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Eric Trump’s premature Pennsylvania tweet has come back to haunt him

By Friday, his tweet was already being disproven.

Nov 6, 2020, 10:32 am*

Internet Culture

 

Michelle Jaworski

On Wednesday, Eric Trump prematurely called Pennsylvania for Donald Trump well before Pennsylvania finished tallying votes, a move that was immediately dragged on Twitter. But after Joe Biden pushed ahead in Pennsylvania, a state that Biden is now very likely to win, people are jumping to remind him just how wrong he is.

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Trump’s claim about Pennsylvania was—like most of what Donald Trump has posted since Nov. 3—immediately flagged by Twitter, which slapped an “Official sources may not have called the race when this was Tweeted” warning on it. While it wouldn’t stop many of Donald Trump’s followers from believing the claim from his son, the warning served as a reminder that Pennsylvania hadn’t been called yet.

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eric trump pennsylvania tweet
@EricTrump/Twitter
@EricTrump/Twitter

By Friday morning, Biden pulled ahead in the tally because of incoming votes from Philadelphia, something that Philadelphia quickly started celebrating.

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As of press time, most outlets have yet to call Pennsylvania for Biden because Pennsylvania still has 10s of thousands of votes left to count. But because most of those are coming from Philadelphia, a city that is heavily Democratic, it’s widely believed that Donald Trump won’t be able to make up ground on the growing deficit of votes to achieve victory in Pennsylvania.

With Biden almost guaranteed to win Pennsylvania, and with it, make it over the threshold of 270 Electoral College votes to win the presidential election, people are already using Trump’s tweet against him to point out how wrong he was.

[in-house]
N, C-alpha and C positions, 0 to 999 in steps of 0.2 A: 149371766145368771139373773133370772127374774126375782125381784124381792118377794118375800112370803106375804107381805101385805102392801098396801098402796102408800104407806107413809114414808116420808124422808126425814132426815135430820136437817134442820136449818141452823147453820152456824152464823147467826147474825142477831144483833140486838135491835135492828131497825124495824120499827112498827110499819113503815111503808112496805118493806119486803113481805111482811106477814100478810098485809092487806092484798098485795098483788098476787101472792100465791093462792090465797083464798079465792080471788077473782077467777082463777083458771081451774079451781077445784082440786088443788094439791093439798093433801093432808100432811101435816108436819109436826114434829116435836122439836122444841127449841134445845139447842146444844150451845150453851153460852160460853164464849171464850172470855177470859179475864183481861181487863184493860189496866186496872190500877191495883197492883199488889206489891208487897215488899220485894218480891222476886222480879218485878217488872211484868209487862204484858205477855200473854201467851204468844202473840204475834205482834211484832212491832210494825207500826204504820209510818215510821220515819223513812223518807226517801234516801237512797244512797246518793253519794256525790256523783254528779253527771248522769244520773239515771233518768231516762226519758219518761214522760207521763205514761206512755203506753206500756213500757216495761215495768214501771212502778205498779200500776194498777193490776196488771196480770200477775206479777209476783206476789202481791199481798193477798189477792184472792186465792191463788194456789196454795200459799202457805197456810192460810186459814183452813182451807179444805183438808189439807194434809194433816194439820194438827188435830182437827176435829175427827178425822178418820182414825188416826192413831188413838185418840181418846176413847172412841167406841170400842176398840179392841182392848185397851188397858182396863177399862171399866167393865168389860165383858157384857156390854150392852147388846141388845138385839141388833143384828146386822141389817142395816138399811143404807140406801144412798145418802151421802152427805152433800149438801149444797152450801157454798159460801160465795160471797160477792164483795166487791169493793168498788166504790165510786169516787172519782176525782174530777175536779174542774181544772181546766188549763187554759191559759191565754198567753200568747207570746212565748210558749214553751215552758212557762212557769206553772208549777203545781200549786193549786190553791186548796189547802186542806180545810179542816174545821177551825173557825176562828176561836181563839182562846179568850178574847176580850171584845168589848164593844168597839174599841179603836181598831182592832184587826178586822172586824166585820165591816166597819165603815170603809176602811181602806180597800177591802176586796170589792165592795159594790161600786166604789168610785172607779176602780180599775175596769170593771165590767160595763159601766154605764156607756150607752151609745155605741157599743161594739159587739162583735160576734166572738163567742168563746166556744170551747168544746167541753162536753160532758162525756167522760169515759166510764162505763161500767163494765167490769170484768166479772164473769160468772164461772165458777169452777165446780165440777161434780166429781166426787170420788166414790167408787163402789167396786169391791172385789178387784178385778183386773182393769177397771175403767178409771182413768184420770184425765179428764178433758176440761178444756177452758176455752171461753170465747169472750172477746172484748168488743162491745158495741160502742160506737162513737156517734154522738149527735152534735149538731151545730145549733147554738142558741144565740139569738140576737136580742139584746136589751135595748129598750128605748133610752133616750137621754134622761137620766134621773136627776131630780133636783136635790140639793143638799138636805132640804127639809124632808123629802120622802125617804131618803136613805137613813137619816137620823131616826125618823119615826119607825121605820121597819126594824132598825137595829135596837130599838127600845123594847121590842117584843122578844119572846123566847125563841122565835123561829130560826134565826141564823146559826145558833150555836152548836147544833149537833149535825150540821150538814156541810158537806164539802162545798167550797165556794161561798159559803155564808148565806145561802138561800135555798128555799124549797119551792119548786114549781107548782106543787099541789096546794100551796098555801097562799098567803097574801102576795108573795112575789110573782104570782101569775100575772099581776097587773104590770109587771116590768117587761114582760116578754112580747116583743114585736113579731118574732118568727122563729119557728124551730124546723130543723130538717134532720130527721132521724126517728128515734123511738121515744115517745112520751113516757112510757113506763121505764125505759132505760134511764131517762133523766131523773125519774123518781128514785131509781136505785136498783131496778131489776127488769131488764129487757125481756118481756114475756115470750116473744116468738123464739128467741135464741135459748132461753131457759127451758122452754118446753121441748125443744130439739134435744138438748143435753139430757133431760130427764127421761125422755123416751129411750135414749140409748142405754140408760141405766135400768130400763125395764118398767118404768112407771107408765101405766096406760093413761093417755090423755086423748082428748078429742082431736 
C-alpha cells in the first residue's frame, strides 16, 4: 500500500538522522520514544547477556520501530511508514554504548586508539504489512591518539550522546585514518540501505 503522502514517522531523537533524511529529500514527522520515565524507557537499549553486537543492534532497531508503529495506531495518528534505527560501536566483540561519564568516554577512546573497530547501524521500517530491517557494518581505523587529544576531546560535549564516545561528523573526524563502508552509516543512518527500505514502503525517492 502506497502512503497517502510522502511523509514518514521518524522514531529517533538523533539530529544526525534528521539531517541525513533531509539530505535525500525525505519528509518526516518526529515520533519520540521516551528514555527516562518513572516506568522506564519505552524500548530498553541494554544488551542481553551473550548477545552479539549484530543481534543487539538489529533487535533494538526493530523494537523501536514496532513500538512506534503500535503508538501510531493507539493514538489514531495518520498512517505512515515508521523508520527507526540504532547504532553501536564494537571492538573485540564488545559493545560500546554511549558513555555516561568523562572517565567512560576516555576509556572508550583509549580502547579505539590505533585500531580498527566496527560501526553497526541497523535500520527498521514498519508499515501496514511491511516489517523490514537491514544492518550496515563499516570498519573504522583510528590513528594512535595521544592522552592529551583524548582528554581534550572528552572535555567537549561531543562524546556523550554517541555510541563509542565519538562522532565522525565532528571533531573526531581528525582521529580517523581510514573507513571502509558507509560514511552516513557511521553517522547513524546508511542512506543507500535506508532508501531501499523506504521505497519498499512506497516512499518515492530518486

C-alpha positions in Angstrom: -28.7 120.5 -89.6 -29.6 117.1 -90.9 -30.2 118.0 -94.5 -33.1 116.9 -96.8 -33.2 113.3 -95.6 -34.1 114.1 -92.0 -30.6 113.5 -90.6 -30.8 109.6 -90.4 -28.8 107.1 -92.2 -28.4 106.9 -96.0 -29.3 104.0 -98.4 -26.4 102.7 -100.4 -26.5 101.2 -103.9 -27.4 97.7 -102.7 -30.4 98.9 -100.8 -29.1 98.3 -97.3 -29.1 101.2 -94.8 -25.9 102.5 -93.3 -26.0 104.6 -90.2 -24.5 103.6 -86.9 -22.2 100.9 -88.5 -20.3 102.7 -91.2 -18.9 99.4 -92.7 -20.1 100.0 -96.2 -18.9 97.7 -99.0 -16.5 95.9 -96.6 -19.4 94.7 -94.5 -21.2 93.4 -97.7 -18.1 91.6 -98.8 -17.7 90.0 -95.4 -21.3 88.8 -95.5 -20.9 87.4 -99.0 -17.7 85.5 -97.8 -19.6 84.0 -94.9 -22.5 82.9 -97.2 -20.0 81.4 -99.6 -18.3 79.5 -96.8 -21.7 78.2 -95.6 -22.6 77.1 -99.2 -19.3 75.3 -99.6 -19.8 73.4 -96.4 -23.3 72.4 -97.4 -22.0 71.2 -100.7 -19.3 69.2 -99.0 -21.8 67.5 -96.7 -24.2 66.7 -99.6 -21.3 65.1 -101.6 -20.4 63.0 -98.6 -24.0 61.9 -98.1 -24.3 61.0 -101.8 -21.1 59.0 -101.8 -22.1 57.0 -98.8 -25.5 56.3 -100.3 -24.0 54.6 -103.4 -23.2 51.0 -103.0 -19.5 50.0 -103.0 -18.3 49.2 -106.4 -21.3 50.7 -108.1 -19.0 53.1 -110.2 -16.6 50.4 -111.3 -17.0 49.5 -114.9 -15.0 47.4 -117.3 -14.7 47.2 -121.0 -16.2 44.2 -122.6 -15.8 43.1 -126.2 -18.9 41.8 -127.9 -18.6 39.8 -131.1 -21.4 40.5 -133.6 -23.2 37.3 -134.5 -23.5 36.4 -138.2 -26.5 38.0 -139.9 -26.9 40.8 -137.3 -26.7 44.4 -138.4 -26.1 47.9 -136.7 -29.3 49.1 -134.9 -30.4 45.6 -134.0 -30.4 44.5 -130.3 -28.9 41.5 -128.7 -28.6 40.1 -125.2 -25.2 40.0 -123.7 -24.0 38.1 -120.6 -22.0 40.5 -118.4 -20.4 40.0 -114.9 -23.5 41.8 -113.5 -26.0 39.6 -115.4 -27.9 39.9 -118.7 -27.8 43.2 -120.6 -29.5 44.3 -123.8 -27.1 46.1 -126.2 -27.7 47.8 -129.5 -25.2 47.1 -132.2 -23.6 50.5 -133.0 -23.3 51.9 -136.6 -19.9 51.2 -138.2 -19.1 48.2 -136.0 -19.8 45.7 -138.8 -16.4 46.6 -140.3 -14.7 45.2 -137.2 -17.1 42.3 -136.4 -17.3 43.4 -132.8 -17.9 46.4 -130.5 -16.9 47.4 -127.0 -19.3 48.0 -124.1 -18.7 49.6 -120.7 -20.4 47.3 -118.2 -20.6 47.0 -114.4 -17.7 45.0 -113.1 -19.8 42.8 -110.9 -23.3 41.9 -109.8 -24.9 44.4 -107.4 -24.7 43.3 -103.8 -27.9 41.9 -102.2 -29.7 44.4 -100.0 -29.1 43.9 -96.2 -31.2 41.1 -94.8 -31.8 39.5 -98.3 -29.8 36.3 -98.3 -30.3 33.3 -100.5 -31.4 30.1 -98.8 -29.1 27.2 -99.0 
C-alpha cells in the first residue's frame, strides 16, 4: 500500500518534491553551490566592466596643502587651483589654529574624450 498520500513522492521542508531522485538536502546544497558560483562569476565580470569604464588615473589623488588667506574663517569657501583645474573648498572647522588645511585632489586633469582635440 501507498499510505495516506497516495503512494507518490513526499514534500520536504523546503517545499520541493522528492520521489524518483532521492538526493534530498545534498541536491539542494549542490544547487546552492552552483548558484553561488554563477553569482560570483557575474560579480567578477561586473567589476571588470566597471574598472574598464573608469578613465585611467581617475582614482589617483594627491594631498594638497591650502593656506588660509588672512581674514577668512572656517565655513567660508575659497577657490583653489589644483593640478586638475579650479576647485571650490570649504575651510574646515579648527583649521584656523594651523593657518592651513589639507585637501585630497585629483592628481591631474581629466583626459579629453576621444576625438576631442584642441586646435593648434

For example, one person Photoshopped Biden’s head and Trump’s tweet on the famous photo of Harry Truman holding up a copy of the Chicago Daily Tribune, which prematurely claimed that Thomas Dewey won the 1948 presidential election over the incumbent Truman before Truman actually won the election.

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But plenty of others are using Trump’s tweet as an indication of “there’s always a tweet,” aka the notion that for any news event, there is a tweet from someone linked to the Trump administration—mostly Donald Trump, but it occasionally falls to one of his associates or children—that is proven to be hypocritical or flat-out wrong.

So in the case of Trump prematurely claiming victory in Pennsylvania, people have mainly either been pointing to Biden’s turn in the state or asking for an update.

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While Trump has yet to address his Pennsylvania tweet, he is now using his Twitter account to spread baseless claims that voter fraud has taken place in states whose votes are being tallied and post information that Twitter has flagged as being “disputed and might be misleading about an election or other civic process.”

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*First Published: Nov 6, 2020, 10:31 am